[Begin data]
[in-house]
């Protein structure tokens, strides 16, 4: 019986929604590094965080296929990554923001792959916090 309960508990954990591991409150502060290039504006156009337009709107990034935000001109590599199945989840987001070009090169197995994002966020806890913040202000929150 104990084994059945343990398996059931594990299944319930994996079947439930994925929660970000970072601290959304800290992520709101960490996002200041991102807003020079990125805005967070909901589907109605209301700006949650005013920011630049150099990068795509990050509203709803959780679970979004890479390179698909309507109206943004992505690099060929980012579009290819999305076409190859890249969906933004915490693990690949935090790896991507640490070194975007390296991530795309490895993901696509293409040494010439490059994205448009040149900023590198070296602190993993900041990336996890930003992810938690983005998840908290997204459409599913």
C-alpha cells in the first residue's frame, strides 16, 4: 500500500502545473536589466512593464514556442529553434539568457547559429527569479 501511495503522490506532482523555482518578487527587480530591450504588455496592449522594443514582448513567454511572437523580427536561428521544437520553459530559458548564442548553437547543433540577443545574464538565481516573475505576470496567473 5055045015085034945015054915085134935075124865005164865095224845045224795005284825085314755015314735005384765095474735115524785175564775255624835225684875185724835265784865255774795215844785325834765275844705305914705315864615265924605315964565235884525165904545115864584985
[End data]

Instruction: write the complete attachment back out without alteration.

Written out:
[in-house]
């Protein structure tokens, strides 16, 4: 019986929604590094965080296929990554923001792959916090 309960508990954990591991409150502060290039504006156009337009709107990034935000001109590599199945989840987001070009090169197995994002966020806890913040202000929150 104990084994059945343990398996059931594990299944319930994996079947439930994925929660970000970072601290959304800290992520709101960490996002200041991102807003020079990125805005967070909901589907109605209301700006949650005013920011630049150099990068795509990050509203709803959780679970979004890479390179698909309507109206943004992505690099060929980012579009290819999305076409190859890249969906933004915490693990690949935090790896991507640490070194975007390296991530795309490895993901696509293409040494010439490059994205448009040149900023590198070296602190993993900041990336996890930003992810938690983005998840908290997204459409599913």
C-alpha cells in the first residue's frame, strides 16, 4: 500500500502545473536589466512593464514556442529553434539568457547559429527569479 501511495503522490506532482523555482518578487527587480530591450504588455496592449522594443514582448513567454511572437523580427536561428521544437520553459530559458548564442548553437547543433540577443545574464538565481516573475505576470496567473 5055045015085034945015054915085134935075124865005164865095224845045224795005284825085314755015314735005384765095474735115524785175564775255624835225684875185724835265784865255774795215844785325834765275844705305914705315864615265924605315964565235884525165904545115864584985